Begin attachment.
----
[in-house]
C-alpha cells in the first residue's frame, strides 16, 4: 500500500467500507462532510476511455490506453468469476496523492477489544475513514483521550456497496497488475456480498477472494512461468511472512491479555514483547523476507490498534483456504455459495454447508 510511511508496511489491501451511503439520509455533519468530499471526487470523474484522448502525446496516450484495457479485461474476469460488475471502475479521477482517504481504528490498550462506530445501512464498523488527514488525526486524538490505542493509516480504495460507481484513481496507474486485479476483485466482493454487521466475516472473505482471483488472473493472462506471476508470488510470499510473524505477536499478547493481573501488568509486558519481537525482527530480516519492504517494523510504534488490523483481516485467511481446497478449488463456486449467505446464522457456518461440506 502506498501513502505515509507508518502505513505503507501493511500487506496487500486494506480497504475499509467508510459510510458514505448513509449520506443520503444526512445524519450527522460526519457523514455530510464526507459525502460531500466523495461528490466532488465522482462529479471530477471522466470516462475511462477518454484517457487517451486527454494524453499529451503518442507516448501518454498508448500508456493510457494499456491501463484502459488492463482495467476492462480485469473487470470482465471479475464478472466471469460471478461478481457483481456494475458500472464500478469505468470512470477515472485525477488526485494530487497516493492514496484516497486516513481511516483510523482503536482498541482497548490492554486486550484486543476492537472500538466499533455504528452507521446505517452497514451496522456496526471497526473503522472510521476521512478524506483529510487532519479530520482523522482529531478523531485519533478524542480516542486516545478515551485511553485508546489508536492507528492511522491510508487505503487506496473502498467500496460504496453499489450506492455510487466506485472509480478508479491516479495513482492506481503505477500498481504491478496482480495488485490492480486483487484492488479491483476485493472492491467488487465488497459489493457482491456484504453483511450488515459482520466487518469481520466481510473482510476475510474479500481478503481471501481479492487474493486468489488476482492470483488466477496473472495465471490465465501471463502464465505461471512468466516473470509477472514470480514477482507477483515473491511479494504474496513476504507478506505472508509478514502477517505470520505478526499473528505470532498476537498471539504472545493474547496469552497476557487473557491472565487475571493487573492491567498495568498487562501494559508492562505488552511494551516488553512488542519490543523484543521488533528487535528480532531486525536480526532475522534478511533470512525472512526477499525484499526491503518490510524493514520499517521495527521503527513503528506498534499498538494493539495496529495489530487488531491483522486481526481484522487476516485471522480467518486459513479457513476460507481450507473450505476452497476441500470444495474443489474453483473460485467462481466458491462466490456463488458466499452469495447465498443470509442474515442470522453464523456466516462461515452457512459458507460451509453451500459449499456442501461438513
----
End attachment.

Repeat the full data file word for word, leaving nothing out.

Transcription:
[in-house]
C-alpha cells in the first residue's frame, strides 16, 4: 500500500467500507462532510476511455490506453468469476496523492477489544475513514483521550456497496497488475456480498477472494512461468511472512491479555514483547523476507490498534483456504455459495454447508 510511511508496511489491501451511503439520509455533519468530499471526487470523474484522448502525446496516450484495457479485461474476469460488475471502475479521477482517504481504528490498550462506530445501512464498523488527514488525526486524538490505542493509516480504495460507481484513481496507474486485479476483485466482493454487521466475516472473505482471483488472473493472462506471476508470488510470499510473524505477536499478547493481573501488568509486558519481537525482527530480516519492504517494523510504534488490523483481516485467511481446497478449488463456486449467505446464522457456518461440506 502506498501513502505515509507508518502505513505503507501493511500487506496487500486494506480497504475499509467508510459510510458514505448513509449520506443520503444526512445524519450527522460526519457523514455530510464526507459525502460531500466523495461528490466532488465522482462529479471530477471522466470516462475511462477518454484517457487517451486527454494524453499529451503518442507516448501518454498508448500508456493510457494499456491501463484502459488492463482495467476492462480485469473487470470482465471479475464478472466471469460471478461478481457483481456494475458500472464500478469505468470512470477515472485525477488526485494530487497516493492514496484516497486516513481511516483510523482503536482498541482497548490492554486486550484486543476492537472500538466499533455504528452507521446505517452497514451496522456496526471497526473503522472510521476521512478524506483529510487532519479530520482523522482529531478523531485519533478524542480516542486516545478515551485511553485508546489508536492507528492511522491510508487505503487506496473502498467500496460504496453499489450506492455510487466506485472509480478508479491516479495513482492506481503505477500498481504491478496482480495488485490492480486483487484492488479491483476485493472492491467488487465488497459489493457482491456484504453483511450488515459482520466487518469481520466481510473482510476475510474479500481478503481471501481479492487474493486468489488476482492470483488466477496473472495465471490465465501471463502464465505461471512468466516473470509477472514470480514477482507477483515473491511479494504474496513476504507478506505472508509478514502477517505470520505478526499473528505470532498476537498471539504472545493474547496469552497476557487473557491472565487475571493487573492491567498495568498487562501494559508492562505488552511494551516488553512488542519490543523484543521488533528487535528480532531486525536480526532475522534478511533470512525472512526477499525484499526491503518490510524493514520499517521495527521503527513503528506498534499498538494493539495496529495489530487488531491483522486481526481484522487476516485471522480467518486459513479457513476460507481450507473450505476452497476441500470444495474443489474453483473460485467462481466458491462466490456463488458466499452469495447465498443470509442474515442470522453464523456466516462461515452457512459458507460451509453451500459449499456442501461438513